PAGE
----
Monday, August 1, 2022

PowellsWood; a Northwest Pleasure Garden

My second stop on the recent NPA Hardy Plant Study Weekend was PowellsWood; "A Northwest pleasure garden tucked away in a Federal Way neighborhood, the three acres of PowellsWood are nestled against another thirty-five acres of native successional forest. A series of exquisite hedges help define several distinct garden rooms graced with more than a thousand varieties of trees, shrubs and perennials."

Parking on the lawn seemed so decadent...

PowellsWood is one of those places I'd been aware of, but never taken the time to stop and visit. The fact it was included on the Study Weekend's itinerary of gardens (with free admission), finally pushed me to visit.

Shady palms looked very promising...

And I do love me some astelia.

There are some of those hedges referenced in the intro blurb...

Looking thru this arch I had the feeling maybe I'd entered the wrong way and should have gone down around the house (no longer a home, but obviously it once was) and came up thru the sunny border. And so I headed that way...

Looking to my side after passing thru the arch.

And ahead...

More palms! These were rather stout.

And check out those podophyllum! 

Perhaps 'Red Panda'?

I was happy to see a nice loquat (Eriobotrya japonica) growing in the Greater Seattle area. This tree hasn't really seemed to catch on up there, not the way it has in Portland.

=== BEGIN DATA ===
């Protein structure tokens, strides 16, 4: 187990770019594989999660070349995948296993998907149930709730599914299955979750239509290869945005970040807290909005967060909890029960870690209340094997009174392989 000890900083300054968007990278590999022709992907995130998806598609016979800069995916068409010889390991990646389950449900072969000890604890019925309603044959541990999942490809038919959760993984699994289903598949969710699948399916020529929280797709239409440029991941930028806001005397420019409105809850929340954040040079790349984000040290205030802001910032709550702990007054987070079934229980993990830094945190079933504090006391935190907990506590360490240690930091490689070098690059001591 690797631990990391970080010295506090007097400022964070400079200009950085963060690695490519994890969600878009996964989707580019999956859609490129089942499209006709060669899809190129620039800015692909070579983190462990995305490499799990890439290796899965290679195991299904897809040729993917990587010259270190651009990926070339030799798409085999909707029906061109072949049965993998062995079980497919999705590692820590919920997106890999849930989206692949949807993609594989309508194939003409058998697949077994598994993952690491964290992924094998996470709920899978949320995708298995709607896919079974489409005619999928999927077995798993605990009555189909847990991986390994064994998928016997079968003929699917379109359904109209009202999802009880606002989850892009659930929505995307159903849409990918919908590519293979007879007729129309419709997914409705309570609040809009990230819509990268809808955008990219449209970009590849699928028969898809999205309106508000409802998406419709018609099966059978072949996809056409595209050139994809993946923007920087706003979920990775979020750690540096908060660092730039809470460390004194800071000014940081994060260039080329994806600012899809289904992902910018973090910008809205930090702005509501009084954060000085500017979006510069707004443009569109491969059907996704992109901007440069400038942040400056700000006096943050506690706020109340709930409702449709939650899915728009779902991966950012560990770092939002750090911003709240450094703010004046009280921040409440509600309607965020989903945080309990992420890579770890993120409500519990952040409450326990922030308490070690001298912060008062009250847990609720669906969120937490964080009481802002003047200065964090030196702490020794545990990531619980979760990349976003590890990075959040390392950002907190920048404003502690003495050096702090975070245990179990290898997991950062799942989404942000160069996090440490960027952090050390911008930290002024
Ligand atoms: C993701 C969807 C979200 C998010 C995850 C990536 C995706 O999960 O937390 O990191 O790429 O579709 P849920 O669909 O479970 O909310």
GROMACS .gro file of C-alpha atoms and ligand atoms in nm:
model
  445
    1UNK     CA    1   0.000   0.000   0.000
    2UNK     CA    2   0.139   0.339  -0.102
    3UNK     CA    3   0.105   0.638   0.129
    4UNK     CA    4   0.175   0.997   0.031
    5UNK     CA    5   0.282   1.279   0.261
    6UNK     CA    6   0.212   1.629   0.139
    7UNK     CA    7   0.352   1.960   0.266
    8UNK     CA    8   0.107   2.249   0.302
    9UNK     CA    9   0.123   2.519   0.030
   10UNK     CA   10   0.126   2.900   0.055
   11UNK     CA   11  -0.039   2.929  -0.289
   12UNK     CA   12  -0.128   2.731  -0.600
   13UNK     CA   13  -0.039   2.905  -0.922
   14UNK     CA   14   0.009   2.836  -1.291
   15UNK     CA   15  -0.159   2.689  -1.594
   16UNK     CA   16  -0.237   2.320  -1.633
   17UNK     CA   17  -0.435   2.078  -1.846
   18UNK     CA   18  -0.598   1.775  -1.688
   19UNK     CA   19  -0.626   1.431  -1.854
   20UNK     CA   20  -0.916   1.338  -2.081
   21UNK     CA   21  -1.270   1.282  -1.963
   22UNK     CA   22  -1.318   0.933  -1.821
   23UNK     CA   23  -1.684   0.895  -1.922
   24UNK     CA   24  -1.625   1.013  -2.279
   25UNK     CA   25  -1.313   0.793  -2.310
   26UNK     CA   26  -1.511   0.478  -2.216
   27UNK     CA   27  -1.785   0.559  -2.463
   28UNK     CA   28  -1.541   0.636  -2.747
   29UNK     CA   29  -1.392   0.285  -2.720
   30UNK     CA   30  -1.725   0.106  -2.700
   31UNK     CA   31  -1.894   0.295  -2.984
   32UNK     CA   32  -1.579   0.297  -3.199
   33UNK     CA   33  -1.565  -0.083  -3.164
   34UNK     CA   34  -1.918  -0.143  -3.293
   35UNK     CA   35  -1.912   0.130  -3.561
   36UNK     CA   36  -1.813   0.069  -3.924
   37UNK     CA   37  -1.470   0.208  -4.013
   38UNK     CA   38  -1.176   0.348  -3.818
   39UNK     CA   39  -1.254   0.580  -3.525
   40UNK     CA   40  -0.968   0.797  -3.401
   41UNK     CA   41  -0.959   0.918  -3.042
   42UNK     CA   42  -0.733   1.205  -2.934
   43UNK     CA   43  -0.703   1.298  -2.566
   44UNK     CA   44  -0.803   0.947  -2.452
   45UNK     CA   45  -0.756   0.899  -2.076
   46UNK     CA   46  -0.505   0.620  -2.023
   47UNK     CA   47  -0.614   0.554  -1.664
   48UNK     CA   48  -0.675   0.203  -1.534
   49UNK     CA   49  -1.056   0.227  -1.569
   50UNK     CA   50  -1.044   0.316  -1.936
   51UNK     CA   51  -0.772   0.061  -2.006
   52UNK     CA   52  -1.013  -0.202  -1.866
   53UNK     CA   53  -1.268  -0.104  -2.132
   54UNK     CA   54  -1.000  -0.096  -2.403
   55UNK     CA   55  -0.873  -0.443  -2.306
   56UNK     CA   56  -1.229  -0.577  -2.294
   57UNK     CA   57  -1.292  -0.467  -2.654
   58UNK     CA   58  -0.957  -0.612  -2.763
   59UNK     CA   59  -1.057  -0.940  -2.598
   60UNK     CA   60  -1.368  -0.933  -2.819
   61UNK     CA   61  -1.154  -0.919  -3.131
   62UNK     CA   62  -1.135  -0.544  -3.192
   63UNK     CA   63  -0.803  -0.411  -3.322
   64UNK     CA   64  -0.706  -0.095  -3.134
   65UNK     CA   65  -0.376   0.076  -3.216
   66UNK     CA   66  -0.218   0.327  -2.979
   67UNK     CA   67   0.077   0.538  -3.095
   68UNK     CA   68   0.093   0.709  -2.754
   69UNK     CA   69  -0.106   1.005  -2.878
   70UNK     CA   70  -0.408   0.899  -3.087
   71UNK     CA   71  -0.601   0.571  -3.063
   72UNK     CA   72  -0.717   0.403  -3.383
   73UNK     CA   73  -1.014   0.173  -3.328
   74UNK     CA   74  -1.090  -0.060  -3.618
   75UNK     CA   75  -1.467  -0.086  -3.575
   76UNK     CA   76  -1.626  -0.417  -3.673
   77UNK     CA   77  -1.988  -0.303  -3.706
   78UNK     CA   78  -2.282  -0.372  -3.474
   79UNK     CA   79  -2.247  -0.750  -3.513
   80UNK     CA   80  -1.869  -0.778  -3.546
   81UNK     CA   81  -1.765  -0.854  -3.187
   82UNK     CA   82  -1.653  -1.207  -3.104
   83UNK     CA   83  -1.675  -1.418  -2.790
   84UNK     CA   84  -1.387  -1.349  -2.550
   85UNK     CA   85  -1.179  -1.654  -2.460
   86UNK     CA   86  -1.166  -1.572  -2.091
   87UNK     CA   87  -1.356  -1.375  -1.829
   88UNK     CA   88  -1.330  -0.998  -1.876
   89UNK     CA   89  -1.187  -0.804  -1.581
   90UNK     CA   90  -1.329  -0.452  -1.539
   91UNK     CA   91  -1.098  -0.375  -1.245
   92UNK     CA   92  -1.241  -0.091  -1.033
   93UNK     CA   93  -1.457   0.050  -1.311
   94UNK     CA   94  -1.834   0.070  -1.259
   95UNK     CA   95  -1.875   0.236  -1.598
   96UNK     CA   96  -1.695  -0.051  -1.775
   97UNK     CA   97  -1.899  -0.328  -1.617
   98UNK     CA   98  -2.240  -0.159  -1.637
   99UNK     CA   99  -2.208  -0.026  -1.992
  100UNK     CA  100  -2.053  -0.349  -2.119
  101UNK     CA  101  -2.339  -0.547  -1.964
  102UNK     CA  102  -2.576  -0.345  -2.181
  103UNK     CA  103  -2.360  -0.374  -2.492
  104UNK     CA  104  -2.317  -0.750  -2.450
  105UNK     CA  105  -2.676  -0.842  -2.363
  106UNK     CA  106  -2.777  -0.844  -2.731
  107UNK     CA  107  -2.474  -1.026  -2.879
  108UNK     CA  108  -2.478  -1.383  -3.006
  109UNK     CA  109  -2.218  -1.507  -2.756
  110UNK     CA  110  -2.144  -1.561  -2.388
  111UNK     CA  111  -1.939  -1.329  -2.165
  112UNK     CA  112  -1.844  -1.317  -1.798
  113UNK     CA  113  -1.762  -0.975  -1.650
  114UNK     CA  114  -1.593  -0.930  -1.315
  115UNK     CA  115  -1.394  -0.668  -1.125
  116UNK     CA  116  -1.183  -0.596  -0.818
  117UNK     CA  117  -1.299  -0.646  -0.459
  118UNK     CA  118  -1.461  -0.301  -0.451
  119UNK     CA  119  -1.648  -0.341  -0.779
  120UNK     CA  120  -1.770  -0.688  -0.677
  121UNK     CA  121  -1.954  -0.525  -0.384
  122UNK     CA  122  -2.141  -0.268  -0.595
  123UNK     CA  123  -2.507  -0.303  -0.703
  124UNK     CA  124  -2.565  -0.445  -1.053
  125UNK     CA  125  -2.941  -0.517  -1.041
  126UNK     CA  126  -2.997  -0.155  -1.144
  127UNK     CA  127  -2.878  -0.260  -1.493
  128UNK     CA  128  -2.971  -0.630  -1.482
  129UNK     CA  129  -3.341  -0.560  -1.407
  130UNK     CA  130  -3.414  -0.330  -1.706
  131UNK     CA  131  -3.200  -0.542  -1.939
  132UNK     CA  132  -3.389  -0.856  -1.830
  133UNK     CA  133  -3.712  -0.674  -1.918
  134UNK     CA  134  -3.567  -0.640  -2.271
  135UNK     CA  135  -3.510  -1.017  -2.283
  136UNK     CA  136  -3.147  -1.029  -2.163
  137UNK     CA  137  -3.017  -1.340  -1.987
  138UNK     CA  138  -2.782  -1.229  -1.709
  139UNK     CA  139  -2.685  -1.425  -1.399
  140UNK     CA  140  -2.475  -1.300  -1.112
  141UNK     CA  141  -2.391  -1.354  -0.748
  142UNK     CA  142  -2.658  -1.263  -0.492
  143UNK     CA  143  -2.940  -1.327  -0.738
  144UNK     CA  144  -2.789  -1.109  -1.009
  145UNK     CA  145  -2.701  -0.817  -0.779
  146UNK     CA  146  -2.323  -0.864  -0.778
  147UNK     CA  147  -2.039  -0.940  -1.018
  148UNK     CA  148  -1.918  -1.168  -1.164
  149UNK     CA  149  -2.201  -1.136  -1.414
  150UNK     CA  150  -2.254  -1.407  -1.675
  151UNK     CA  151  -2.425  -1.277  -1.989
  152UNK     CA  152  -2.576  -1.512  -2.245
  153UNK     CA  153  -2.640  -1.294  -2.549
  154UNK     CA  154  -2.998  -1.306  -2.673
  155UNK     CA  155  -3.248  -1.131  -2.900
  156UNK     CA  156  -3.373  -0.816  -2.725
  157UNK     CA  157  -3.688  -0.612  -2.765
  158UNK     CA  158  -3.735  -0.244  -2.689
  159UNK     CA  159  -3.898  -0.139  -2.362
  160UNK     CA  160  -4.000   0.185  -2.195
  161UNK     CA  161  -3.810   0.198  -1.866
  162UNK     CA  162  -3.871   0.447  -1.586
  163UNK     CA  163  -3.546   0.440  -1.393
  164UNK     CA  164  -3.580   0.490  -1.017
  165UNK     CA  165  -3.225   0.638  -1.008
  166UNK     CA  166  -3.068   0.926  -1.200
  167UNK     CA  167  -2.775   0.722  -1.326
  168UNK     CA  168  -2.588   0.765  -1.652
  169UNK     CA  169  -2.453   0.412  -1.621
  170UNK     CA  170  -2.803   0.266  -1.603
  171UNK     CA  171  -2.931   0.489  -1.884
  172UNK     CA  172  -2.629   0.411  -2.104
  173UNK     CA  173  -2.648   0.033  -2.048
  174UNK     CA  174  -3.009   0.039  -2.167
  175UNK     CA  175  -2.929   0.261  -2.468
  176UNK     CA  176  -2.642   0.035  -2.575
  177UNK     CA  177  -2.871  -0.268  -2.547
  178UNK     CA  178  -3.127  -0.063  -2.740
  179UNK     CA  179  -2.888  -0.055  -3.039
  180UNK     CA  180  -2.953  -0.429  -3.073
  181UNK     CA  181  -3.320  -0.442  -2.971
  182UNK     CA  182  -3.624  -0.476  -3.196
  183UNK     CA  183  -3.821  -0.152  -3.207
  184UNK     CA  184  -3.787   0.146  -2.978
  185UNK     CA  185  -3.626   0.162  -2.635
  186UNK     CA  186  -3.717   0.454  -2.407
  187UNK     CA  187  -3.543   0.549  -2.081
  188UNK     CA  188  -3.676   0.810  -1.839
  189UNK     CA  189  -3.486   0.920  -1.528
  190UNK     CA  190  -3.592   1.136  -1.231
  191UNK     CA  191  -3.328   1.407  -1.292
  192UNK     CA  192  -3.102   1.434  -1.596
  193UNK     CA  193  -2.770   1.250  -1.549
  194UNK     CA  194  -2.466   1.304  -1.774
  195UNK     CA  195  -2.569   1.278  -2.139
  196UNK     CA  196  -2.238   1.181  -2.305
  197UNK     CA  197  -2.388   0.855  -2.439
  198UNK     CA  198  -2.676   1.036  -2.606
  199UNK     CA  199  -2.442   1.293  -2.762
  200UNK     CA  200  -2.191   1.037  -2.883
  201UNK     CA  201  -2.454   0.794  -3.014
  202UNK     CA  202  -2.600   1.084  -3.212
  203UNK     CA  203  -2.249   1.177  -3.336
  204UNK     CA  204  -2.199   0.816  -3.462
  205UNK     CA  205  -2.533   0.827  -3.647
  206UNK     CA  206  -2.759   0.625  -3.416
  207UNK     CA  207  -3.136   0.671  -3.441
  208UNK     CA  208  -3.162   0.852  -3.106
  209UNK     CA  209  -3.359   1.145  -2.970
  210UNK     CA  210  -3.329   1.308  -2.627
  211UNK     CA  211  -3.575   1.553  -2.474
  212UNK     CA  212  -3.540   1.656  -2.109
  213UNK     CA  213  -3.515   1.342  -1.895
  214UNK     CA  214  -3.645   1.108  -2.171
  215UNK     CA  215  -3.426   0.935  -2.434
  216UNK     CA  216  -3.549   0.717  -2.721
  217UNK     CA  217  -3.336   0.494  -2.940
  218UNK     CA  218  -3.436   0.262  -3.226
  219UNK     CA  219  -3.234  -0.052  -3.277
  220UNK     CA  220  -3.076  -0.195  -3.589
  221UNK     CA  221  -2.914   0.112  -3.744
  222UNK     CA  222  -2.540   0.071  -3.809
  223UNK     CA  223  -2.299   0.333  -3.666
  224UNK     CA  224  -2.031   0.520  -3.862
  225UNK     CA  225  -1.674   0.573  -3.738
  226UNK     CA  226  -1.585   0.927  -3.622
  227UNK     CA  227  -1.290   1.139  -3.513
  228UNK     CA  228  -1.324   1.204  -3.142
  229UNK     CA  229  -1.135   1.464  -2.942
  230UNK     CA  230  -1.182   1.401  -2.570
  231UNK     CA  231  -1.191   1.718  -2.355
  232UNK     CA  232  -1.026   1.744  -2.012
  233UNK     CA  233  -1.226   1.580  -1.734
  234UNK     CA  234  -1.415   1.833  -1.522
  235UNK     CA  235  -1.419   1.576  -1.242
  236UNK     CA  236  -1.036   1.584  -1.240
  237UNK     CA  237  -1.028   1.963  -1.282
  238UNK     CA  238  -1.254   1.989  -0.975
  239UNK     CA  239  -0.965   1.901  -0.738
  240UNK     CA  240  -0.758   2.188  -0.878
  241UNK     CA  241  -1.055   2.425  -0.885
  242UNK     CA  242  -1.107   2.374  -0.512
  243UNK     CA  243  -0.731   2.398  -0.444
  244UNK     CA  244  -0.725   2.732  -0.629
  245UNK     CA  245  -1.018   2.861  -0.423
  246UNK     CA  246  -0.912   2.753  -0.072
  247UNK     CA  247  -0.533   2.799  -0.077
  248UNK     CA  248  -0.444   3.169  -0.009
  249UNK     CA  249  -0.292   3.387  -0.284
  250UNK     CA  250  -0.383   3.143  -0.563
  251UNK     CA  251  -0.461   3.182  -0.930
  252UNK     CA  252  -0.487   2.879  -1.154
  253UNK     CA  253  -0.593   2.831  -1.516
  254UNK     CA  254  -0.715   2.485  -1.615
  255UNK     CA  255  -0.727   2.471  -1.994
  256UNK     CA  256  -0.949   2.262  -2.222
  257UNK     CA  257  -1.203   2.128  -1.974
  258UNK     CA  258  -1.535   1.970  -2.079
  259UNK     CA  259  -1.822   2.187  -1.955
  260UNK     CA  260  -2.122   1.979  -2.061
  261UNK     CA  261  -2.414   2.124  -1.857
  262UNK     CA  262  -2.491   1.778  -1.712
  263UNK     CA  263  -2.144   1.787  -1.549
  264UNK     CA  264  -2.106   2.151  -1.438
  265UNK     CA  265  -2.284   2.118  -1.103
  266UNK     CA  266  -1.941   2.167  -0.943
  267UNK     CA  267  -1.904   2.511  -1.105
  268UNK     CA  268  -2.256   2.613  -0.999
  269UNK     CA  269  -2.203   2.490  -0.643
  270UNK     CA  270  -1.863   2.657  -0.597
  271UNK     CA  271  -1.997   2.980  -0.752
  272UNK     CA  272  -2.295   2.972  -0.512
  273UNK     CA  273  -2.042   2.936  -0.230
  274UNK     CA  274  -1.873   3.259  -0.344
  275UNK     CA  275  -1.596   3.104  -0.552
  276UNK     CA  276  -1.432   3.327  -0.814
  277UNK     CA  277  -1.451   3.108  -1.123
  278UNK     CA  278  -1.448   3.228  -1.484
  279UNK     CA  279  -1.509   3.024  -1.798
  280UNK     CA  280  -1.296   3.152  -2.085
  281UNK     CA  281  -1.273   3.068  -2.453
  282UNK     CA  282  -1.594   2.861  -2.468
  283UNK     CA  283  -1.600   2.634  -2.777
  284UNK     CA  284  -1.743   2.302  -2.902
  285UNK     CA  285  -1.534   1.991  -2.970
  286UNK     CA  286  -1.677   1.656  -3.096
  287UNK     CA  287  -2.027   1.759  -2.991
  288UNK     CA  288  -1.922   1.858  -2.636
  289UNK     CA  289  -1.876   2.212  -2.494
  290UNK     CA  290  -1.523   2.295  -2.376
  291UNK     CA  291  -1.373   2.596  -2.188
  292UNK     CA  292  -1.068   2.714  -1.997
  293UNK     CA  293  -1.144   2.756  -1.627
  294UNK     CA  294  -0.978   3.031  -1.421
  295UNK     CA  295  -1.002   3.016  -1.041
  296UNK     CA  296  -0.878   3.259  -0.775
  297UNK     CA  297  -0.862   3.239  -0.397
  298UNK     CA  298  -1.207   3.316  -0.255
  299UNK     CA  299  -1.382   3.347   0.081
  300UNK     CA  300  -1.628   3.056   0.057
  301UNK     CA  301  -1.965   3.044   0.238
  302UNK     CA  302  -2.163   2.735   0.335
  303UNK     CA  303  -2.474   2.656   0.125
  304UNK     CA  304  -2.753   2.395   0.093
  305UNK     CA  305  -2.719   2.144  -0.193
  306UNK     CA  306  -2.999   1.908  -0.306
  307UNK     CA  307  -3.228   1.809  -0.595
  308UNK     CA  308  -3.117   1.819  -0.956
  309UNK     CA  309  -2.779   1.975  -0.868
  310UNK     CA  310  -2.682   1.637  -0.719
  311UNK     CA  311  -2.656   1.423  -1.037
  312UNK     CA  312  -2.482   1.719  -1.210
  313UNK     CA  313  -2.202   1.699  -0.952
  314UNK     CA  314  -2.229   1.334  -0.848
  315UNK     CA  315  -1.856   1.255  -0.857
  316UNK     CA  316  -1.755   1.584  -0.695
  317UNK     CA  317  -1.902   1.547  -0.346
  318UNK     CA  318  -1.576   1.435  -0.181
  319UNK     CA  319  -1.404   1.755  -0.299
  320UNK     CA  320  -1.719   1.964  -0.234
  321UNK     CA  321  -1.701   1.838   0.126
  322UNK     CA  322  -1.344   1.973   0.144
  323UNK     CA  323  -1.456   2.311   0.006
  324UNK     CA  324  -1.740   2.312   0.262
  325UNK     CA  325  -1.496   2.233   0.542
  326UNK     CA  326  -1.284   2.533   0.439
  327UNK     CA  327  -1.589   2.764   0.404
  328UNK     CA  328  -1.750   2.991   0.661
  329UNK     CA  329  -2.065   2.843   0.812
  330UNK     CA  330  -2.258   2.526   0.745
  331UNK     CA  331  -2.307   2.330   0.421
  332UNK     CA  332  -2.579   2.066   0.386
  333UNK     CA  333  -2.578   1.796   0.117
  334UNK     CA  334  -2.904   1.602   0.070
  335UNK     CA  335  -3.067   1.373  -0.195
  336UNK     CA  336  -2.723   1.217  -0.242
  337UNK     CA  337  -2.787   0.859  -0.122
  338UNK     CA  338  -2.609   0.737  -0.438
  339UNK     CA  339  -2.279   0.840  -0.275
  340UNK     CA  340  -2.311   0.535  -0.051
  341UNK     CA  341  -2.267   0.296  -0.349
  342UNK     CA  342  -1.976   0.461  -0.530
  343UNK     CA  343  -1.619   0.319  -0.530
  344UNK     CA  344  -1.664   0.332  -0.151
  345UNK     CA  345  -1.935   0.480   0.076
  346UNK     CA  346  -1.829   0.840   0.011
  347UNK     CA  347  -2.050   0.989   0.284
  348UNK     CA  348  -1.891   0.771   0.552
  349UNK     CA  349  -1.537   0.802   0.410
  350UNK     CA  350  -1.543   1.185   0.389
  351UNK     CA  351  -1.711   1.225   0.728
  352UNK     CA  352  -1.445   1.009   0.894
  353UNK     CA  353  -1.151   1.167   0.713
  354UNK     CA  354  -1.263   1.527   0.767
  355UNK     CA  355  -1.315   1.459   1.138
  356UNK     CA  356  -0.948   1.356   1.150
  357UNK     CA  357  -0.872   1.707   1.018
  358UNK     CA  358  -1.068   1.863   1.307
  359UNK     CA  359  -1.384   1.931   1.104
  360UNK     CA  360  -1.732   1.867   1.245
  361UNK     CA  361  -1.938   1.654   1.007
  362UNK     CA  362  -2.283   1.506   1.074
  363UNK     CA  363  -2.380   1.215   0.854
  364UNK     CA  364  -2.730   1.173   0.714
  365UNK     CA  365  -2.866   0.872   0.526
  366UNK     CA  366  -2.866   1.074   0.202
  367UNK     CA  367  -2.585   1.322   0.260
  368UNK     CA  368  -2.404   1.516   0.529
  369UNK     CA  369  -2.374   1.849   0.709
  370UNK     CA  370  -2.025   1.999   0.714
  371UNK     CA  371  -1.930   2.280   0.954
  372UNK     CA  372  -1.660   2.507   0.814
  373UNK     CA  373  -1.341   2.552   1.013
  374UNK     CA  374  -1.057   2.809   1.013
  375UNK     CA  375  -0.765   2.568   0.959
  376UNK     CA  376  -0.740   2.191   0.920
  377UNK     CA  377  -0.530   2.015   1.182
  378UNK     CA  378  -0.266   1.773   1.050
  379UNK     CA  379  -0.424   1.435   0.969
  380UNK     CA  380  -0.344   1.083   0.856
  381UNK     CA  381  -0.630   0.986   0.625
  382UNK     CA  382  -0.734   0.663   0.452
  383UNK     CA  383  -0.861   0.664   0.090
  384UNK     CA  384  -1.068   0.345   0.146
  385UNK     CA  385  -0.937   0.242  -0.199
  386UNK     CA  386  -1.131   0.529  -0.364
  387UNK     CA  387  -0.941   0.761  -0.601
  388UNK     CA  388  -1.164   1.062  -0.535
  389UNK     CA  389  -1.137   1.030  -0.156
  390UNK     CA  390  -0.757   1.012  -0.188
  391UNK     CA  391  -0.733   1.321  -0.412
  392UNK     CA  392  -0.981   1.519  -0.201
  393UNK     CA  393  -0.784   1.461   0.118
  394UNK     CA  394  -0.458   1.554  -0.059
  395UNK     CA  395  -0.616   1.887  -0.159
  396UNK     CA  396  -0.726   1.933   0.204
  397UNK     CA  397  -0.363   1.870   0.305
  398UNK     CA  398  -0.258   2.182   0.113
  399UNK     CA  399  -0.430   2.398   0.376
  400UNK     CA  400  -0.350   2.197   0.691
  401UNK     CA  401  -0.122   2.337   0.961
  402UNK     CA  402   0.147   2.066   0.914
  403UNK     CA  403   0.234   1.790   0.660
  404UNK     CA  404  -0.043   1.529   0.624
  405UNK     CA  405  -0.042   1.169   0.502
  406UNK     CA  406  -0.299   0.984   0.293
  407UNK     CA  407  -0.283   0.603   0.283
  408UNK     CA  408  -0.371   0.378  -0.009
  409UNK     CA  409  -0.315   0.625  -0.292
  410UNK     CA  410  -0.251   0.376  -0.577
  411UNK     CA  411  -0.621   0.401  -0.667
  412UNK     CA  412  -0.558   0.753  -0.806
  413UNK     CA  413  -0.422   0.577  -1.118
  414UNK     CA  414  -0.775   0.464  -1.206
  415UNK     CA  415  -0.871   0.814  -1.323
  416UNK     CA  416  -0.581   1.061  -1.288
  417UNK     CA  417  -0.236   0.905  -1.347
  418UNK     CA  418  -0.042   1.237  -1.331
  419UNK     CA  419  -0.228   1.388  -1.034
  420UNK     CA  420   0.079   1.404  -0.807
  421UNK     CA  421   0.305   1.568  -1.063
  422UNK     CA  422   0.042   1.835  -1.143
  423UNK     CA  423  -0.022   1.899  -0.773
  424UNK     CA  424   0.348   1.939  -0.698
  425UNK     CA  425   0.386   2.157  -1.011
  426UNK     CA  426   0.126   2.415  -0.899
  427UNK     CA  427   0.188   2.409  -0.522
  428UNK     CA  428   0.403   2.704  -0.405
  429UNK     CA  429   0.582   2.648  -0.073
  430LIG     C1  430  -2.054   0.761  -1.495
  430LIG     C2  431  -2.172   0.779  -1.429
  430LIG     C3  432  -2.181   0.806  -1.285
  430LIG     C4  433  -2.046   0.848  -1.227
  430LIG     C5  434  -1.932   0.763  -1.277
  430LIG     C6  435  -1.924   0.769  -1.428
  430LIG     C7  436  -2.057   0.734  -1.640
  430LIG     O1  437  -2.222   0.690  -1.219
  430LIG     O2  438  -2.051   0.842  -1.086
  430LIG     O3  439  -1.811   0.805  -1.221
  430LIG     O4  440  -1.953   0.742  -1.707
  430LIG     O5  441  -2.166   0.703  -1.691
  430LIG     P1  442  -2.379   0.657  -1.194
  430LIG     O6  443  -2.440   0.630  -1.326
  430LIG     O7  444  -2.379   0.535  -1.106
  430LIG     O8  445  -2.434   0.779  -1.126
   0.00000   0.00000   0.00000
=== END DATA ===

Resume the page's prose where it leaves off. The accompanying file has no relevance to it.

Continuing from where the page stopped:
Heading back thru the arch again, only from the sunny side.

This rhododendron was repeated around the palms (see the above photo) and I really wanted to know what it was. 

There was a pair talking nearby, one of which I was pretty sure was Justin Henderson, Garden Director, and so I interrupted and asked. They were very gracious and yep, it was Justin (check out the Powellswood Instagram account for lots of fun posts from Justin), the next thing I know he was pulling up the rhododendron name on his phone...

Walking on...

Blechnum penna-marina, aka Austroblechnum penna-marina, such a great ground cover fern.

Rodgersia and Impatiens omeiana—a combination I adore, but only works in the springtime in my garden. Once our rains stop they dry up and are very unattractive. As this photo was taken in md-June, I wonder what it looks like now in this garden?

Walking on.

The moss!

Yes, I sat here for a spell.

I wanted to call this area a viewing platform, but on their website they call it an overlook: "An overlook, built largely of material from a recycled pier, provides a view of the ravine, trails, and wildlife below."